Review: Where the Dead Wait by Allie Wilkes

cover of Where the Dead WaitWhere the Dead Wait by Allie Wilkes
Atria (December 2023)
400 pages; $20.49 hardcover; $11.99 e-book
Reviewed by Dave Simms

What do you get when gothic horror goes to the arctic? Pure poetry with a fiendish dark heart.

For those who read the pitch-dark All The White Spaces from Allie Wilkes two years ago, this is a worthy follow-up. It’s not a true sequel, meaning readers can start with this novel and enjoy it, as Wilkes covers the backstory in a manner that isn’t overkill with infodumps. Instead, readers are treated to another great study in character building and setting.

William Day survived the horrors of his last mission that ended in cannibalism and some heartbreaking decisions for his crew. Discredited and disgraced, he’s a compass without a true north. When his former second-in-command goes missing, he finds a chance for redemption.

Jesse Stevens survived Day and that ill-fated journey into the deadly ice. When Day is tasked with a possible rescue mission to retrieve Stevens, hopefully alive with his ship intact, he wavers, yet realizes it’s the only move that may alleviate those who haunt him.

On this journey, Stevens’ wife joins him along with a psychic and reporter, all who have their own agendas and thoughts about Day leading them into the same icy death that he barely escaped.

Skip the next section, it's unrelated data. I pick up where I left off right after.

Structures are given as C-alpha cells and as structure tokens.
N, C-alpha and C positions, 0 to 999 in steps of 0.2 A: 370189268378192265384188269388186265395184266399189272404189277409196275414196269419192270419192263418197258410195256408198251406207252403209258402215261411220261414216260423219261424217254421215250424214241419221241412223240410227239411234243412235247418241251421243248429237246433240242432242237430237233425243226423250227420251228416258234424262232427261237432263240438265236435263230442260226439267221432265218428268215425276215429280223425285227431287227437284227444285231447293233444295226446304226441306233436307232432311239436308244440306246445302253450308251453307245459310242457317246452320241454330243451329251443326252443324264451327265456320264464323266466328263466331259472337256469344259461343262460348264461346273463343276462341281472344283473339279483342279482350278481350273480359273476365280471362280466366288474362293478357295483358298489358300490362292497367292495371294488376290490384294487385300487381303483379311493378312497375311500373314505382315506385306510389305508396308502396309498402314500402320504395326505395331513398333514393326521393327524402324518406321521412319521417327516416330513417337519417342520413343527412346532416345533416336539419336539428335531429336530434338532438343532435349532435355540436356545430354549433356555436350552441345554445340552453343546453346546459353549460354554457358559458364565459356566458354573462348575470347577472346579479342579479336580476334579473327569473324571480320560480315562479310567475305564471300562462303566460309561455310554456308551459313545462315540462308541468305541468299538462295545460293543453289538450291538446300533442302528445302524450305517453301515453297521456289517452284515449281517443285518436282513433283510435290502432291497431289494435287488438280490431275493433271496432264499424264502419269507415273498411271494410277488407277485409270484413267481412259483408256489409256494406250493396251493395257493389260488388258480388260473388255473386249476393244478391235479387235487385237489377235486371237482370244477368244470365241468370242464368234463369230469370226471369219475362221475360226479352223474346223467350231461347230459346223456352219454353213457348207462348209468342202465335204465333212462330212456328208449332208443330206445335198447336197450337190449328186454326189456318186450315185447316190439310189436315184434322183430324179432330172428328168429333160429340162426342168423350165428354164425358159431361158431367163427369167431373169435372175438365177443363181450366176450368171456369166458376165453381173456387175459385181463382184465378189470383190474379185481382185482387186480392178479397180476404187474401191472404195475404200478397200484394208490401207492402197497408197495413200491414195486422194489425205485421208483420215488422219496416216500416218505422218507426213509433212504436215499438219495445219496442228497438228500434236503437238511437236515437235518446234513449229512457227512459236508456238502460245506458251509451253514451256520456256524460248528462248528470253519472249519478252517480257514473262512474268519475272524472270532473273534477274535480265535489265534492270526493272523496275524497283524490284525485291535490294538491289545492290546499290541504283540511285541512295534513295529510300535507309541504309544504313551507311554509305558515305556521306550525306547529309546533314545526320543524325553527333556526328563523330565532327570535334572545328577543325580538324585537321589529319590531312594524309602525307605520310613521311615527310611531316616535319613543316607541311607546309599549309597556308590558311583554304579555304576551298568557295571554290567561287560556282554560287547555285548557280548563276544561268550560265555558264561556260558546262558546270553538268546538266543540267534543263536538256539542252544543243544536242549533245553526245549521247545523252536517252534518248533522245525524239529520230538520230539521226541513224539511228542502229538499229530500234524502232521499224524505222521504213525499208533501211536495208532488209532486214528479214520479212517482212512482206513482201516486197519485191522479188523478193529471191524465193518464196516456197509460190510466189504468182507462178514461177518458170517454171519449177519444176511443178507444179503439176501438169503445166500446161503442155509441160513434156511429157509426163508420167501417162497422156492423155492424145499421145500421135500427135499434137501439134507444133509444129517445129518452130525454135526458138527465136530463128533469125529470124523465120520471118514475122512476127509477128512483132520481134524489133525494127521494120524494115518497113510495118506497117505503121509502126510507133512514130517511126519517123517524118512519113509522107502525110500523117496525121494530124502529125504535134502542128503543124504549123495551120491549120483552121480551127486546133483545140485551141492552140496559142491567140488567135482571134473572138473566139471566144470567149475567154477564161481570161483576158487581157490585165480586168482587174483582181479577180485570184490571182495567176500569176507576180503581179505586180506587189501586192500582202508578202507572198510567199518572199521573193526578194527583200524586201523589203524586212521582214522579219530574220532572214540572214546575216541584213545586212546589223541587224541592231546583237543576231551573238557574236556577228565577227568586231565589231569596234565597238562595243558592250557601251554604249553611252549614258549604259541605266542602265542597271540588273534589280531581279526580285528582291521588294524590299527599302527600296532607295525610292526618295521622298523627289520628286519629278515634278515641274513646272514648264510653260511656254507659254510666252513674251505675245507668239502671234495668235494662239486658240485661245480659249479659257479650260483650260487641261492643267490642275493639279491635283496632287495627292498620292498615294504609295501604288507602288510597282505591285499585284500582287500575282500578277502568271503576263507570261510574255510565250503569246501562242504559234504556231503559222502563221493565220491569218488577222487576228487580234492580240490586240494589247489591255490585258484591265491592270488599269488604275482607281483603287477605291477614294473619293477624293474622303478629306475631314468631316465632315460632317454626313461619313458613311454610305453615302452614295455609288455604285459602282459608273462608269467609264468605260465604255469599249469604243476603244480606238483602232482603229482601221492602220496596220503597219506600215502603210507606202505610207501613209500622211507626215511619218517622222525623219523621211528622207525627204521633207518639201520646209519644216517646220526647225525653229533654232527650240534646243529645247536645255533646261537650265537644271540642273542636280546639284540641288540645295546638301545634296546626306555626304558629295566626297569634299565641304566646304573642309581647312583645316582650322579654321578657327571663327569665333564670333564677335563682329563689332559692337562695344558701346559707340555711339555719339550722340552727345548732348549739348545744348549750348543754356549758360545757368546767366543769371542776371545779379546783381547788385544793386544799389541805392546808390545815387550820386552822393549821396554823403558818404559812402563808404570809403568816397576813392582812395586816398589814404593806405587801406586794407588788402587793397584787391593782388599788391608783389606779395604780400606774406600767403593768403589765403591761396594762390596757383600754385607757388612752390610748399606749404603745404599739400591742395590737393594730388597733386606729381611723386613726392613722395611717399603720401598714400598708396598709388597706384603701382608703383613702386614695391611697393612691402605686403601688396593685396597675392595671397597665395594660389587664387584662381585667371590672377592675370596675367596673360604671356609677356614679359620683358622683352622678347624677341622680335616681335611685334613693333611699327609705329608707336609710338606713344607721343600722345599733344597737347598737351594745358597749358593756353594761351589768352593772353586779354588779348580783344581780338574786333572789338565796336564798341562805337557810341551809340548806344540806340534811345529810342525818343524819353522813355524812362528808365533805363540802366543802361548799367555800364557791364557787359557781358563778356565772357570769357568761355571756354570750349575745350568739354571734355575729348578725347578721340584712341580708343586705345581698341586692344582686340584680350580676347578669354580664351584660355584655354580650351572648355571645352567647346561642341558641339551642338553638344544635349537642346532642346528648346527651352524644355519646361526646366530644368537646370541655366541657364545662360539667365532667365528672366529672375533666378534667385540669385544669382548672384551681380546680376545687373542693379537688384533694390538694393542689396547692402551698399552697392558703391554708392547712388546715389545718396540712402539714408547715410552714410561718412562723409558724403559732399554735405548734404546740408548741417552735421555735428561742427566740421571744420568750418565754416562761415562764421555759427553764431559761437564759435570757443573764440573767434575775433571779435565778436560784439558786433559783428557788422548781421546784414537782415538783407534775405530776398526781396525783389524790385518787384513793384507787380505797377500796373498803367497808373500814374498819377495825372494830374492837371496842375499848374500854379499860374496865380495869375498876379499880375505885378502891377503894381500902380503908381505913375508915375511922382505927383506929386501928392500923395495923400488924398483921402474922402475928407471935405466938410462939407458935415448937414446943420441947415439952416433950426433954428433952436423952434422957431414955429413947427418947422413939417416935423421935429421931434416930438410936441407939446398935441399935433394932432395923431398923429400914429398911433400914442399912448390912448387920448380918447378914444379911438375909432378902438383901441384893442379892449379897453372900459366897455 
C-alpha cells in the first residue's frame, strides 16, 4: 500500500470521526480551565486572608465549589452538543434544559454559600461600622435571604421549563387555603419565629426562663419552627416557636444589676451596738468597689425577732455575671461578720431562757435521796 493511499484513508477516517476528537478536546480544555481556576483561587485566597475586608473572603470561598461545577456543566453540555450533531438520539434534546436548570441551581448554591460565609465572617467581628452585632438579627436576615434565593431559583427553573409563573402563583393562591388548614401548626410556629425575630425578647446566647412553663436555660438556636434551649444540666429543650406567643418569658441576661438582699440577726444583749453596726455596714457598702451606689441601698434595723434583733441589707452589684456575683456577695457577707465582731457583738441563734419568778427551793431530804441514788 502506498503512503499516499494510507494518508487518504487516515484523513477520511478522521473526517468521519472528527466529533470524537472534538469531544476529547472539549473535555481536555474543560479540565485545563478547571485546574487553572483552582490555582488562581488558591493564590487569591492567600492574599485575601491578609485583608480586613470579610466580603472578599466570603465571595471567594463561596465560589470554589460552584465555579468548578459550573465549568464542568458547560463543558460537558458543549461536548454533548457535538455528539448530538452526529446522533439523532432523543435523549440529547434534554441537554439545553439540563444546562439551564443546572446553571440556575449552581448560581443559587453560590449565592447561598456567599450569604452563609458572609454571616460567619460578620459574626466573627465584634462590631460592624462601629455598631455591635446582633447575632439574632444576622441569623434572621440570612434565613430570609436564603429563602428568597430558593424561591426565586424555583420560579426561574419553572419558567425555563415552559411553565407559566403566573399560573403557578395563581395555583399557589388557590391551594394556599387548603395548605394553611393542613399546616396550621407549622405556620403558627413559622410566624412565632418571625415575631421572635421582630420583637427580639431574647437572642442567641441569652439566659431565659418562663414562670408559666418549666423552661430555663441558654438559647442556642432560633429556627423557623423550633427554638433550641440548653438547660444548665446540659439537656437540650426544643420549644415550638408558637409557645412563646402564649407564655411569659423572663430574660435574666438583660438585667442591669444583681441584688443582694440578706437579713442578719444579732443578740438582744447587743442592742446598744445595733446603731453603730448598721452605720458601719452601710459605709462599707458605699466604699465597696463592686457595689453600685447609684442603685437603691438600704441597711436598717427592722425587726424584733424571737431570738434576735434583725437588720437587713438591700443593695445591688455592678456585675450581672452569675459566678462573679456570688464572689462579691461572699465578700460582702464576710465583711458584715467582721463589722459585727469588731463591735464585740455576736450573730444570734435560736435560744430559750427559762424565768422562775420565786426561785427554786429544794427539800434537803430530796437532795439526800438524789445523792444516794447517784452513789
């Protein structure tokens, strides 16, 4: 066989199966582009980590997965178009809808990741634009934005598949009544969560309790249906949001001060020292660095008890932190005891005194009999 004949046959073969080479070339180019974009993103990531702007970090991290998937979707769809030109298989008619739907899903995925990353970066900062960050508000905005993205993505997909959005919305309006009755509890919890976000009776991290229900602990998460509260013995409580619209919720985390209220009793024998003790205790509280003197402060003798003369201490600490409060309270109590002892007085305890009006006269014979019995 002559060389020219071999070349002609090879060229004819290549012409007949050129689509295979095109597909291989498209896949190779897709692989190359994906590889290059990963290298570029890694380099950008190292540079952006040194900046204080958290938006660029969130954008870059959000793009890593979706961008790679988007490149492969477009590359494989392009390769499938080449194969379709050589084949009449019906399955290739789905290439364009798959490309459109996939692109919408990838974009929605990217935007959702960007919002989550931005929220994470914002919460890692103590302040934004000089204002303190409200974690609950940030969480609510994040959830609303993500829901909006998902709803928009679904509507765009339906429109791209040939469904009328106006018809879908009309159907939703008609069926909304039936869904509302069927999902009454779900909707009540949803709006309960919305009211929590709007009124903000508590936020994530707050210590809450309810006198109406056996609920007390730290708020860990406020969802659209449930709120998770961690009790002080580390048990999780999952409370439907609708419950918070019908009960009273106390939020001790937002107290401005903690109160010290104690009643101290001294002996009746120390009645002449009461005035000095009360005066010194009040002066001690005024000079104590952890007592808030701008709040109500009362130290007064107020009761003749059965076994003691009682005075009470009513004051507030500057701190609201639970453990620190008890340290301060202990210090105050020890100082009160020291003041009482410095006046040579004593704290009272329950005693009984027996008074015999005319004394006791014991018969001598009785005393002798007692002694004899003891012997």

What ensues is typical of a gothic horror novel, yet Wilkes elevates the stakes, almost bringing this into true thriller territory. Her description of the dual timeline — from the first trip that plagues Day to the current one — is eerily painted in contrasting tones. Both allude to the inevitability of death in a frozen wasteland, yet the rescue mission holds a sliver of hope and redemption.

She builds and breaks Day several times, displaying those who forever haunt him as he struggles to push past his former actions and grasp hold of what seemingly will give him a purpose, even if he doesn’t survive the journey. The other characters, in both timelines, help bolster Day’s crumbling soul, before chipping away at it again.

Wilkes has taken a concept such as The Terror by Dan Simmons and streamlined it, yet making the deadly world of ice her own, which will continue to garner her a wide new audience.

Recommended reading for fans of isolated, icy horror and gothic darkness, yet with a different slant.

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